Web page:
Reward and Punishment in the US
October 6, 2011 5:39 PM   Subscribe

What are some good (current) examples of reward and punishment in the United States? Please give me any websites, magazines or books I might be able to source for an essay.

I am taking Ethics in Philosophy this semester and the only challenge of this essay are to discover good examples of reward and punishment in the US. The only thing that really pops into my mind is the Casey Anthony case. Any other suggestions? Please feel free to point me in the way of more recent magazine or newspaper articles, or books on the subject. Obviously they don't have to be philosophy related, but if you have any good sources in that vicinity, please feel free to let me know. Thank you!
posted by camylanded to Religion & Philosophy (7 answers total)
What about rewards and punishment in an educational context? Alfie Kohn is a source for that, though skewed in one way.

Punished By Rewards is his big treatise on eliminating traditional rewards like candy, gold stars, etc in classrooms.
posted by These Birds of a Feather at 5:52 PM on October 6, 2011

Seems to me that it's worth looking for examples in US and state tax codes -- they're full of rewards (e.g., credits for buying a home for the first time, or for education, or for electric vehicles, etc.) and punishments (penalties for early 401K/IRA withdrawal come to mind). They're all intended to encourage or discourage various behaviors. Might not seem that exciting at first, but I suspect there are some interesting narratives woven into that dry language.
posted by McCoy Pauley at 6:43 PM on October 6, 2011

Jeremy Bentham's essay on the panopticon is a good place to start, as well as Foucalt's Discipline and Punish. These are both classic works on the punish side, but once you know of the panopticon, you can't help feeling like its observing you always.
posted by history is a weapon at 6:54 PM on October 6, 2011 [1 favorite]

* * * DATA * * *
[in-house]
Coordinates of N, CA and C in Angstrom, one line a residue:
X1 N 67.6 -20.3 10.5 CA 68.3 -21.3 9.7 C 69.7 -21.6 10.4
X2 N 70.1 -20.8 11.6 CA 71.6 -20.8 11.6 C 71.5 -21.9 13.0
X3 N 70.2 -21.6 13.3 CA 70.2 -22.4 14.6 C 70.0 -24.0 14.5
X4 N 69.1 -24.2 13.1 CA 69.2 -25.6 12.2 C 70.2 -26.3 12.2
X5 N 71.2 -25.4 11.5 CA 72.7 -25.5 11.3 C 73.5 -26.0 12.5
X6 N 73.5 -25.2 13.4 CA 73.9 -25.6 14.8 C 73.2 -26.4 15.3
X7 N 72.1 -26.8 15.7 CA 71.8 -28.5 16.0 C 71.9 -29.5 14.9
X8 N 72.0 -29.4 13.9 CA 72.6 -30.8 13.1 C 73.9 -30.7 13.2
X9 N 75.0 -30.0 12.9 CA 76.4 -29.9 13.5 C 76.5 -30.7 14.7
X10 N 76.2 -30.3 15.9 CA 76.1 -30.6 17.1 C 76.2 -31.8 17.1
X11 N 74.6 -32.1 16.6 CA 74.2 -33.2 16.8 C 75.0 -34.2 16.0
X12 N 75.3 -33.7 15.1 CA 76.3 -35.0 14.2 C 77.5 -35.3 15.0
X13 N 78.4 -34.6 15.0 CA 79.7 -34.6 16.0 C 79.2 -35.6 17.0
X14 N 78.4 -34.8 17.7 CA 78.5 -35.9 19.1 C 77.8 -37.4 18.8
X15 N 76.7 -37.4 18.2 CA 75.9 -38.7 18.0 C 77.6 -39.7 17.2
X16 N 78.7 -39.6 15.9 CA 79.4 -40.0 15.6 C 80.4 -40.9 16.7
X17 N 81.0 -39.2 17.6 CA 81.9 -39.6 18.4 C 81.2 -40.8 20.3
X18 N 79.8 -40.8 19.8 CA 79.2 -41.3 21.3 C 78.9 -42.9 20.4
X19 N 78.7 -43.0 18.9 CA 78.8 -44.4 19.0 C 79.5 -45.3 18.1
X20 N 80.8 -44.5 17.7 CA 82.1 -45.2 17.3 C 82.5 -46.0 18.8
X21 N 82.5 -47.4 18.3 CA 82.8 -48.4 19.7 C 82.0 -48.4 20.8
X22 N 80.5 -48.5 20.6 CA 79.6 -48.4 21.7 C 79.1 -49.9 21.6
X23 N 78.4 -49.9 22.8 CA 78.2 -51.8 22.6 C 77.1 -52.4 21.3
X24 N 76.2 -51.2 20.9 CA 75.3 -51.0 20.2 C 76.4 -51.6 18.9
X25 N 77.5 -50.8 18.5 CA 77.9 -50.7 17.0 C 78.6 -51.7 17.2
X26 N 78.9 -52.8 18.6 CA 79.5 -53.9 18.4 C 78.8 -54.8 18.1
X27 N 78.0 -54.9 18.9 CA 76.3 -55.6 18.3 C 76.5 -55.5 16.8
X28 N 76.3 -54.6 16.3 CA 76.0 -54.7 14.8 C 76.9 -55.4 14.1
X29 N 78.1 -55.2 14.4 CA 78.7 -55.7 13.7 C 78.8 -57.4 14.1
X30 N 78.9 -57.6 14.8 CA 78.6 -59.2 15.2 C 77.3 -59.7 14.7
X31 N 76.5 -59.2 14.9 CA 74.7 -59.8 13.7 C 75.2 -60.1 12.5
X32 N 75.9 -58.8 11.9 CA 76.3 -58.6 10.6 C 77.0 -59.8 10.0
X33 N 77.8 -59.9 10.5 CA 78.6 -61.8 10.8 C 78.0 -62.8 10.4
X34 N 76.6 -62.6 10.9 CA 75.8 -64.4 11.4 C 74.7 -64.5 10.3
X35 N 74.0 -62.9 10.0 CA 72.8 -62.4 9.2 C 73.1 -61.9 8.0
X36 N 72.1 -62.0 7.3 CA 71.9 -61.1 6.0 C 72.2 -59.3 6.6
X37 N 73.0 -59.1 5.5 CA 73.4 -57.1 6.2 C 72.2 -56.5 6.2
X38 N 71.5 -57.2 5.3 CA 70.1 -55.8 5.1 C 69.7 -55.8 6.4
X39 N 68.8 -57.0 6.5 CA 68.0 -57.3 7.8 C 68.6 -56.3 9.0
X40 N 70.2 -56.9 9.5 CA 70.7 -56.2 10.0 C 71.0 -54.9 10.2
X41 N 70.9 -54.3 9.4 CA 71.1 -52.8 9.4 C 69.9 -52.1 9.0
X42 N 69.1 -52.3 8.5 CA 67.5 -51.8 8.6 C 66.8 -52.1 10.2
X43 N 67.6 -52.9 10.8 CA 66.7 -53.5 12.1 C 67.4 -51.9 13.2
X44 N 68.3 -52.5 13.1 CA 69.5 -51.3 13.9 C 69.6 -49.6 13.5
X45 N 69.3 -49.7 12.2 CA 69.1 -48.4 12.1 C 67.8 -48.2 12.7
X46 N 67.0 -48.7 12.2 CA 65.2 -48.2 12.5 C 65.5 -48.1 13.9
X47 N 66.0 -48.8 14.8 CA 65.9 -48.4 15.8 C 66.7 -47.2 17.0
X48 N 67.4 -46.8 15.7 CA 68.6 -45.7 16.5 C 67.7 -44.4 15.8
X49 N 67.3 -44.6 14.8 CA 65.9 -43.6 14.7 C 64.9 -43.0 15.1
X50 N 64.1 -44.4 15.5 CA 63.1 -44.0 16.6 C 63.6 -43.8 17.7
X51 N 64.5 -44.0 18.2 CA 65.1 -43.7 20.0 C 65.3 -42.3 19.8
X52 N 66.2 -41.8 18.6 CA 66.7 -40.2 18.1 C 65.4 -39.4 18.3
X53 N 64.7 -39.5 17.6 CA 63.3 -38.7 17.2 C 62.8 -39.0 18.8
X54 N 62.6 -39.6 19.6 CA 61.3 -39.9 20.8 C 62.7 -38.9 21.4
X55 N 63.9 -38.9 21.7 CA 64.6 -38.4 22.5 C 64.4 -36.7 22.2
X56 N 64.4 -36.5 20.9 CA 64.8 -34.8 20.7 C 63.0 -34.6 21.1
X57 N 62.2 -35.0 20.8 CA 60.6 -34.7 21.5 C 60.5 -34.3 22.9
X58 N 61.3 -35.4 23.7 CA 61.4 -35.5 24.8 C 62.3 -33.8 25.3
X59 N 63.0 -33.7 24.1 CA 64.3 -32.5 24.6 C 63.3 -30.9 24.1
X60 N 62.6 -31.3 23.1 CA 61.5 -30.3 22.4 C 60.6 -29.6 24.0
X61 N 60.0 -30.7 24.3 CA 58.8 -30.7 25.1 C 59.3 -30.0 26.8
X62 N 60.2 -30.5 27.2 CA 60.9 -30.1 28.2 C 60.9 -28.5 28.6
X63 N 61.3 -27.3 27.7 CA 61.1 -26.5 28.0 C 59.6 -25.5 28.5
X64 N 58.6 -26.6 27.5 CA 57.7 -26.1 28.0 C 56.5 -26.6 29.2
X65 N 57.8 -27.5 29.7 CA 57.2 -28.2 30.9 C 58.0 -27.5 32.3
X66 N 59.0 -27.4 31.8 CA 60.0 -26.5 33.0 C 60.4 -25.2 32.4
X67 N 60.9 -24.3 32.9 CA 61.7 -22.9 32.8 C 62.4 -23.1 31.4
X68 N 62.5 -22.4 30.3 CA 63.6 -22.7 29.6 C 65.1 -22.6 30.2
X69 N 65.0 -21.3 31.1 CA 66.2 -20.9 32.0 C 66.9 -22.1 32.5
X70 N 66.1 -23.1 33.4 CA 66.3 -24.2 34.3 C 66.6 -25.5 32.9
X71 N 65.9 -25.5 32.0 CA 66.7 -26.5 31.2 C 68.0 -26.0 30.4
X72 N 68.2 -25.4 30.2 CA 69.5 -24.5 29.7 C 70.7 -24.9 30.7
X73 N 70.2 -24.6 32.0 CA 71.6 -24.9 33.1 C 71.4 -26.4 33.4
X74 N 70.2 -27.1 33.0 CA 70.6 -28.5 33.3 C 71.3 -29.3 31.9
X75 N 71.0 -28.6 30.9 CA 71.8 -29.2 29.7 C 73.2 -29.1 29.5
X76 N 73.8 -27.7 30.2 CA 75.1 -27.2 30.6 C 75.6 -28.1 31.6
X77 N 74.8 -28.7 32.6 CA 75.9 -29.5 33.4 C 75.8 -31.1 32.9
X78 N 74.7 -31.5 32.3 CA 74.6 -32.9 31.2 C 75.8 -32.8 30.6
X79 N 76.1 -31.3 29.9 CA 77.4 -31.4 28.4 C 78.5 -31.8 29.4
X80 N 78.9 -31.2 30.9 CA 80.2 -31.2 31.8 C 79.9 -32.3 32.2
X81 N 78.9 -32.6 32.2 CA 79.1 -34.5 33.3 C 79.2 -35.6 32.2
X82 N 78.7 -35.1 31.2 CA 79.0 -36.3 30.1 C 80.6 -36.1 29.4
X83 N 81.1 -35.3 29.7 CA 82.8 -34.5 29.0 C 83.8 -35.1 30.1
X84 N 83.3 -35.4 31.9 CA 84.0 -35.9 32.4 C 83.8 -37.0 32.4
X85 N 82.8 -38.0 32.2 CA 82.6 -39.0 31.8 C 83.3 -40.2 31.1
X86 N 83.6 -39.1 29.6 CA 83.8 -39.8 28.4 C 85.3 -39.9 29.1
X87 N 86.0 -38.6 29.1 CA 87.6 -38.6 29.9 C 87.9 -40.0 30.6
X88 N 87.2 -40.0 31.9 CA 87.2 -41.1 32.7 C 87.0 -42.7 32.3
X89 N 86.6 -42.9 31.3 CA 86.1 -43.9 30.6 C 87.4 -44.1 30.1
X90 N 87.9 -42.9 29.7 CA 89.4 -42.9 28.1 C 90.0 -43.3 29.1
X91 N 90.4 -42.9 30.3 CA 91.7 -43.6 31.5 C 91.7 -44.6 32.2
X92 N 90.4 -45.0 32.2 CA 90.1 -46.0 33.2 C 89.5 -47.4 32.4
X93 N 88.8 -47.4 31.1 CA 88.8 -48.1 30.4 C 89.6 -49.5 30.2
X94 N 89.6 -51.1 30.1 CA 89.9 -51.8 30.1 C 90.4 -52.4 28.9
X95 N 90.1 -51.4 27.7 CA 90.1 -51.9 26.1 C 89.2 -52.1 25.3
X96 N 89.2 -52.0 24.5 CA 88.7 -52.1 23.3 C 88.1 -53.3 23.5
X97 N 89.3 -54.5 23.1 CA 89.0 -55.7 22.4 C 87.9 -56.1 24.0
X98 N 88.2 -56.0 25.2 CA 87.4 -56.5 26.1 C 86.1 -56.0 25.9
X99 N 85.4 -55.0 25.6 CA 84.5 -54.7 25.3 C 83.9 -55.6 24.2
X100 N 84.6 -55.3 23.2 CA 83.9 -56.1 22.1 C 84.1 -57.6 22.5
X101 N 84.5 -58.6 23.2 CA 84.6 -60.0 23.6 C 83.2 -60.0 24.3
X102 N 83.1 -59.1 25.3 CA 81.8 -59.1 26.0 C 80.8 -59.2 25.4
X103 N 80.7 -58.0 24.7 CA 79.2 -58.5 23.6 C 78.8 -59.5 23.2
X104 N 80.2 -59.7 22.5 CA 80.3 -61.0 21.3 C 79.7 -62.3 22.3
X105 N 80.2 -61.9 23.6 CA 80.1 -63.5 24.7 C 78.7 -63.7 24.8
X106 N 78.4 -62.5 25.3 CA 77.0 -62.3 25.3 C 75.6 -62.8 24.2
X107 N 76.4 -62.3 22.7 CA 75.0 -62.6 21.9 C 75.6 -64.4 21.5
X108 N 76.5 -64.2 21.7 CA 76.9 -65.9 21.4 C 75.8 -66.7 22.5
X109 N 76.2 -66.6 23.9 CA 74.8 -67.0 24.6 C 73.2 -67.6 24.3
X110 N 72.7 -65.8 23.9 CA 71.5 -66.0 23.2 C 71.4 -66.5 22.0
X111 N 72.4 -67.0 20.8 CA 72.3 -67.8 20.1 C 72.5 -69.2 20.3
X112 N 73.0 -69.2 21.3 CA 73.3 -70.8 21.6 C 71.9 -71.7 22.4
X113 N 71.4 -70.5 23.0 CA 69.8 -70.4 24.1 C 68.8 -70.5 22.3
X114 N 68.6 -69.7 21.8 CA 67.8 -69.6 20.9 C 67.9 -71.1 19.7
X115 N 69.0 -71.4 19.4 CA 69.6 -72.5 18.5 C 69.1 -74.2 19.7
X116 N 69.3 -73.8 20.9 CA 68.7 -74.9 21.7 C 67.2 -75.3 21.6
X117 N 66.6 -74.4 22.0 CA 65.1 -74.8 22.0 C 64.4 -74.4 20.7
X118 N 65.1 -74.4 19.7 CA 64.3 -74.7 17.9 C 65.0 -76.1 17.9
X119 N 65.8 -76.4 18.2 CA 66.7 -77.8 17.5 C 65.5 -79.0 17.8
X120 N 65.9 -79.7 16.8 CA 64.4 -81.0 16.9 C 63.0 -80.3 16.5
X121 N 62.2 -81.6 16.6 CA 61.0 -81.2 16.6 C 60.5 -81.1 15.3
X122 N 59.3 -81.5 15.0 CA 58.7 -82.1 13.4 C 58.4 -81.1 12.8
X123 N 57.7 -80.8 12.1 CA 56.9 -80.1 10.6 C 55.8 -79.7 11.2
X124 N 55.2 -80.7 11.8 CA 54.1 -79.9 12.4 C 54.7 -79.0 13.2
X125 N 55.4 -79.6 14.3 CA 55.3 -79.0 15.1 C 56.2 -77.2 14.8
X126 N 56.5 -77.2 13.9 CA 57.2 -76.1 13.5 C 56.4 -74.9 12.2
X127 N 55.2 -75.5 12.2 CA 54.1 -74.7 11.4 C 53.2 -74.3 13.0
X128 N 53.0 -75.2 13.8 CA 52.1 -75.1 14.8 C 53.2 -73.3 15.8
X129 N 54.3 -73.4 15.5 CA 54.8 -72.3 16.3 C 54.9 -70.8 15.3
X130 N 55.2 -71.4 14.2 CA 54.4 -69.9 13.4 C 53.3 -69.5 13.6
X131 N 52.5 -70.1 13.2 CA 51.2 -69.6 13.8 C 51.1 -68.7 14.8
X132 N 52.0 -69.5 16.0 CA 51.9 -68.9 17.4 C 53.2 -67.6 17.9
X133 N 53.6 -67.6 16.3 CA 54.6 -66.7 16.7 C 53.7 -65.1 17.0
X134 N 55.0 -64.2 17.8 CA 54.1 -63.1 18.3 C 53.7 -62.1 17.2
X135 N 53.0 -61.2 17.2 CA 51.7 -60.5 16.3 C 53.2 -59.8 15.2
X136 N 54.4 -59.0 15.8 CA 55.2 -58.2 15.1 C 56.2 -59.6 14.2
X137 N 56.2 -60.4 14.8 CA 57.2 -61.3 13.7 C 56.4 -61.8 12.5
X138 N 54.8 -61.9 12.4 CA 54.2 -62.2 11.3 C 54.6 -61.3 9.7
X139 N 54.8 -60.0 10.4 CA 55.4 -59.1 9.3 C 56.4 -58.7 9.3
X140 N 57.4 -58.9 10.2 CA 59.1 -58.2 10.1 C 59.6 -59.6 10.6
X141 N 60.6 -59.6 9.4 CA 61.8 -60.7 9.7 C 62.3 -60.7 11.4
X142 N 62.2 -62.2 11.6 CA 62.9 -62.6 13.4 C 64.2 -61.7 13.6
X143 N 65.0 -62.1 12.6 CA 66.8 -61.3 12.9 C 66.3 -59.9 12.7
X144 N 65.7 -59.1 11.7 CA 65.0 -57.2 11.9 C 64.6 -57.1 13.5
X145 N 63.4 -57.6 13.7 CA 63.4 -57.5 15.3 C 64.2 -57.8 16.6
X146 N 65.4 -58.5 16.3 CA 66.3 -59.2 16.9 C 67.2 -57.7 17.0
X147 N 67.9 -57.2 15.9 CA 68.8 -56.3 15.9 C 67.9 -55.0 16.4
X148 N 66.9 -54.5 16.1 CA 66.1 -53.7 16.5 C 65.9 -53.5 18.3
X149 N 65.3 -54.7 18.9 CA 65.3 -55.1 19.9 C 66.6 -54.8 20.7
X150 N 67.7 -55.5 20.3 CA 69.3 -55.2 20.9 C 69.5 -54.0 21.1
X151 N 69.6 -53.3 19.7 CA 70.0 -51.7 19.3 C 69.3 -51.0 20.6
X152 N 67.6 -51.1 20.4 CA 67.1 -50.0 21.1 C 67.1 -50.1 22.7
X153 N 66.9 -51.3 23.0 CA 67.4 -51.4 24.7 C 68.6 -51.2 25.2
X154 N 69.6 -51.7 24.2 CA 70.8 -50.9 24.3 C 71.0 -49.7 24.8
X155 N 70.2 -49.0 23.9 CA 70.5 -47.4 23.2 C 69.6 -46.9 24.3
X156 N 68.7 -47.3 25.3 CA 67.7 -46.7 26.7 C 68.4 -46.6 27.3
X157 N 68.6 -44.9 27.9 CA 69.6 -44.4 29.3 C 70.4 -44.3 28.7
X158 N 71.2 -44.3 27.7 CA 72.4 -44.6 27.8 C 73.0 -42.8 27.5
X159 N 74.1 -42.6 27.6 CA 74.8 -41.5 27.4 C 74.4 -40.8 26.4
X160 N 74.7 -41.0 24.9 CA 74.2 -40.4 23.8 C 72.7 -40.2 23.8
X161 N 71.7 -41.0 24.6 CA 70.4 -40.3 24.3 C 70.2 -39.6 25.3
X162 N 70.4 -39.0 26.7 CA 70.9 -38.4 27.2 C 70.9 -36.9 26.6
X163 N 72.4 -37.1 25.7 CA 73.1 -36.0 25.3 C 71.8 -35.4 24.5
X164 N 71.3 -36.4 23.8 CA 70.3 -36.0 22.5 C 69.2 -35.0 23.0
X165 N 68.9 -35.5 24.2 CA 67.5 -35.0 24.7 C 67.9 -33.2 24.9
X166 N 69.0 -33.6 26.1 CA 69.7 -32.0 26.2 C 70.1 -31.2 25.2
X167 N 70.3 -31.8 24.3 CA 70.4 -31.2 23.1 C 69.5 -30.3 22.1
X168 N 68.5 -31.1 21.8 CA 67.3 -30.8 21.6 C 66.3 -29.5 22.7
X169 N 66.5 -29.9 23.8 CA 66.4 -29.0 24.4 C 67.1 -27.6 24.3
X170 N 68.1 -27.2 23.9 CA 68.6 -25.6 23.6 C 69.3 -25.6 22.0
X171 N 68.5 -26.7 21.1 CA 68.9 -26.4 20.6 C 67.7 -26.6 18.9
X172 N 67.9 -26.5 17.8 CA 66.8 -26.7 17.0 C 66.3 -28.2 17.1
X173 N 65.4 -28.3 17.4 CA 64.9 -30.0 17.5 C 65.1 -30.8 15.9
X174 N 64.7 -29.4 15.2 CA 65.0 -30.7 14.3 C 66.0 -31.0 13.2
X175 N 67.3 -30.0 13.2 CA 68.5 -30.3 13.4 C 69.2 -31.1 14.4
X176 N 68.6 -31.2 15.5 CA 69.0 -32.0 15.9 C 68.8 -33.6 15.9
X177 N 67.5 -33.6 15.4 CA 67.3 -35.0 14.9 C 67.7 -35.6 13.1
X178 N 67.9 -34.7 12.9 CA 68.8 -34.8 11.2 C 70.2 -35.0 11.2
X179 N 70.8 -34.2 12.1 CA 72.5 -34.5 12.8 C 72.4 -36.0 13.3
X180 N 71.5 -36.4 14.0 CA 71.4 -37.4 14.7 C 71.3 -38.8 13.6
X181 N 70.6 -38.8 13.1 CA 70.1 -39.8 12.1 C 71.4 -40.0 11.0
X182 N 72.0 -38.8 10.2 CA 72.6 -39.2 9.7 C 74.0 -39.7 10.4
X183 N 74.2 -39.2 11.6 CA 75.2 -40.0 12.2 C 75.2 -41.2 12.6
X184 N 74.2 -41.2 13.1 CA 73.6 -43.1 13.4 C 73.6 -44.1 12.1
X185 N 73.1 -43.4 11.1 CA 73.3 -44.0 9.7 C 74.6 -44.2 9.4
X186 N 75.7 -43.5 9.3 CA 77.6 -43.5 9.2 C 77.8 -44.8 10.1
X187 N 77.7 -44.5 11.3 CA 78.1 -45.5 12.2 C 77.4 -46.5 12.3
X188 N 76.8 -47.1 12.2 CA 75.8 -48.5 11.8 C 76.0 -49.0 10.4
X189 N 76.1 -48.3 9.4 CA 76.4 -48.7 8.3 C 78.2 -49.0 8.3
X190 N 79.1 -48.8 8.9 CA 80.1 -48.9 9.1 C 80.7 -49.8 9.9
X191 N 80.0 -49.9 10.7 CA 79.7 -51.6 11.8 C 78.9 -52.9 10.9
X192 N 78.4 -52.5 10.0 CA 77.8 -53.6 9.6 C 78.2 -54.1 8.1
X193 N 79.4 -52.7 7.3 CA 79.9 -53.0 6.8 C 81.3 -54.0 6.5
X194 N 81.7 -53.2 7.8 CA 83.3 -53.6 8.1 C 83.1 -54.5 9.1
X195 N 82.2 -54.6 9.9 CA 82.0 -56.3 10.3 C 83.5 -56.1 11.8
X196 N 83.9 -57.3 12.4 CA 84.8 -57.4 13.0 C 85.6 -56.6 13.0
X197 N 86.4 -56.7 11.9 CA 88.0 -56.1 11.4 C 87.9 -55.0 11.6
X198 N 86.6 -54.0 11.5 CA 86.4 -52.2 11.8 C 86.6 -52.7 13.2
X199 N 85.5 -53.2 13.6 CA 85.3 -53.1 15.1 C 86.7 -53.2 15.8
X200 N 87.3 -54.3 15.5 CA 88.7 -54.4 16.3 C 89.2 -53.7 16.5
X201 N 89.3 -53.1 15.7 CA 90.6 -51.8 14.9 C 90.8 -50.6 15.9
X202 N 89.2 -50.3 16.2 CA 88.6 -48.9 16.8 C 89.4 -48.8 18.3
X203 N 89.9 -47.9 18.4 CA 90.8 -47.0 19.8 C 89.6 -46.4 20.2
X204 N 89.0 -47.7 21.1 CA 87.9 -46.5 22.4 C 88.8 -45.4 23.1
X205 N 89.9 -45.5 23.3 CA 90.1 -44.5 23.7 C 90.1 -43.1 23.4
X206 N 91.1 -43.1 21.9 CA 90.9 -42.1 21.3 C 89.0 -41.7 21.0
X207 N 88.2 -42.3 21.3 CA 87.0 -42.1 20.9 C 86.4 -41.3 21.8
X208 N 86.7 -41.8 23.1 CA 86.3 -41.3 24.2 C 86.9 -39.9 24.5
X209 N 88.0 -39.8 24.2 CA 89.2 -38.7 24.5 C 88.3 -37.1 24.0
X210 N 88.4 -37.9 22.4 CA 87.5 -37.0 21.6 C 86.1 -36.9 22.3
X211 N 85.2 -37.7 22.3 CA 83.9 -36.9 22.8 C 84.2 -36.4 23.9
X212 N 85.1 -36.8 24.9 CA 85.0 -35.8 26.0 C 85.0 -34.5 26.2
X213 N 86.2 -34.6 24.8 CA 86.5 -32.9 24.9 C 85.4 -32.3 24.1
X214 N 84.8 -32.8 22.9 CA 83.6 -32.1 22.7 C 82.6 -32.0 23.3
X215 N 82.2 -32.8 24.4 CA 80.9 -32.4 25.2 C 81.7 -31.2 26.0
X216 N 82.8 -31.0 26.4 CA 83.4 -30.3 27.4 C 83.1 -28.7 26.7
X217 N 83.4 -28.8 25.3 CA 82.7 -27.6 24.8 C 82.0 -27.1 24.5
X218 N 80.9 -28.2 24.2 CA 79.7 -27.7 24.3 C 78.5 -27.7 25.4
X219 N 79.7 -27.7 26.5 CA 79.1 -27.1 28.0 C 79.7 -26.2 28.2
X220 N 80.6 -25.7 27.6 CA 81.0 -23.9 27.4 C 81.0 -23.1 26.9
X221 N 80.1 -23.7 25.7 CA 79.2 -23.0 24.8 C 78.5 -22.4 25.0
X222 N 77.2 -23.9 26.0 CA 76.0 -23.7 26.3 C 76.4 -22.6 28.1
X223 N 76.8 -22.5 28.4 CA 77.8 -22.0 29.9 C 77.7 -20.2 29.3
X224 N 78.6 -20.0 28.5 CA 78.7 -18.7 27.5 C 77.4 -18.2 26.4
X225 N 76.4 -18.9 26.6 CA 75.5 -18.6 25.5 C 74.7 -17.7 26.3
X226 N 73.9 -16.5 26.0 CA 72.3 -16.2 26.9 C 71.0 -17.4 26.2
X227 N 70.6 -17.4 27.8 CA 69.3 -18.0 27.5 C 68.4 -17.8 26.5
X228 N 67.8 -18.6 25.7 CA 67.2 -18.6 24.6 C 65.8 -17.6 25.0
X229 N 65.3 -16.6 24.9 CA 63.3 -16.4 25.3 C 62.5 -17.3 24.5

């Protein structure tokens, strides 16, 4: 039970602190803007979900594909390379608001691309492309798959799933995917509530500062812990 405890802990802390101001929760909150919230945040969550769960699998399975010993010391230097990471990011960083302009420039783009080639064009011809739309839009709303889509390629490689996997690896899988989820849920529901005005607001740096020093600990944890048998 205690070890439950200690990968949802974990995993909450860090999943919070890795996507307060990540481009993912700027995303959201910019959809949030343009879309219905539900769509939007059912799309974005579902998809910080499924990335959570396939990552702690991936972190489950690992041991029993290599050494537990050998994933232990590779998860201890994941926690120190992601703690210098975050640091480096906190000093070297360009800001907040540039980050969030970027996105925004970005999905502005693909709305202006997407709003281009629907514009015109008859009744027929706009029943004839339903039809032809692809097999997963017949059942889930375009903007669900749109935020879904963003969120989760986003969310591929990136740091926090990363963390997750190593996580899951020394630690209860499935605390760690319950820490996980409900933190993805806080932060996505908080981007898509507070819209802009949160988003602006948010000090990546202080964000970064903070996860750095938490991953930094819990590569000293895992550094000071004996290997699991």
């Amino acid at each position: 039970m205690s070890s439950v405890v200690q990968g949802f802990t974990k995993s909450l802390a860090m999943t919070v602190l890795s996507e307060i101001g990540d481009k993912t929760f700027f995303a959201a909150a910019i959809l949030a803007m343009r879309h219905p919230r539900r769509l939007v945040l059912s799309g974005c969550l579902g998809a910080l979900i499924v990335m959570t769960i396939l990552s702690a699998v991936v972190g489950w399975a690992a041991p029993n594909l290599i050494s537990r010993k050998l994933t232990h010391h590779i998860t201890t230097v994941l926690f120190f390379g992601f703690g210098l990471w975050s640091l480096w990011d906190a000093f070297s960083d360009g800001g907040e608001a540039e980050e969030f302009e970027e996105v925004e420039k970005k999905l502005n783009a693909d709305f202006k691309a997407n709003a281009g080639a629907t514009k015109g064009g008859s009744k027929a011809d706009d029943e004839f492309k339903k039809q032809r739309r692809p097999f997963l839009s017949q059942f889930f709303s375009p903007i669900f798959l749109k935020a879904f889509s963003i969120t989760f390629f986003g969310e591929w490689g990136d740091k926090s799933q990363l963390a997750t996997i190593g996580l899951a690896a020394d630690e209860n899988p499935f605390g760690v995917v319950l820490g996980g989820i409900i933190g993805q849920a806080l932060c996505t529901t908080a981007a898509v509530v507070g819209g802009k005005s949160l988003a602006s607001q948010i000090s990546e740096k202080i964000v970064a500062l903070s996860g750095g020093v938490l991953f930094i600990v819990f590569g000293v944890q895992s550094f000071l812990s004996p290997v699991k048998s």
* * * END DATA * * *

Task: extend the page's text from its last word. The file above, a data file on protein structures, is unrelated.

I don't know if you're just looking for actual cases, but if you're up for hypothetical arguments, the recent book In Defense of Flogging would probably be relevant. (Full disclosure: I know the author's wife. I haven't read the book myself.)
posted by neroli at 7:04 PM on October 6, 2011

If the assignment encompasses punishment in America, then the fact that America has by far the highest incarceration rate in the world is sure-fire essay fodder.

An American is seven times more likely to be in prison than a Western European. A third of Black American men are in prison, parole, or probation.

Most Americans are unaware of these stats, and they are in the starkest possible contrast with America's self-image as "The Land of the Free." You almost can't not write about it.
posted by Dimpy at 7:44 PM on October 6, 2011

How about researching some aspect of NCAA sanctions? Especially self-sanctions.
I found some interesting citations at

"Incentives for post-apprehension self-punishment: University self-sanctions for NCAA infractions" by Winfree J.A.; Mccluskey J.J.
Publication: International Journal of Sport Finance, v3 n4 (2008 11 01): 196-209

"NCAA Penalizes Fewer Teams than Expected" by Libby Sander
Publication: Chronicle of Higher Education, v54 n36 pA26 May 2008
Web site:

"NCAA Sanctions: Assigning Blame Where It Belongs" by M A Weston
Publication: BOSTON COLLEGE LAW REVIEW, 52, no. 2, (2011): 551-584


The use of international economic sanctions to effect change. Sanctions against dictators. Sanctions against South Africa. Trade sanctions against Cuba.


Something on the Kyoto Protocol and emissions trading.
posted by calgirl at 9:03 PM on October 6, 2011

Freakonomics, the book and blog, focus strongly on incentives and resulting behavior. Browsing their topics may give you some ideas.
posted by TallulahBankhead at 12:18 AM on October 7, 2011

« Older Where to go on an accessible road trip in the...   |   What wireless headphones should I get? Newer »
This thread is closed to new comments.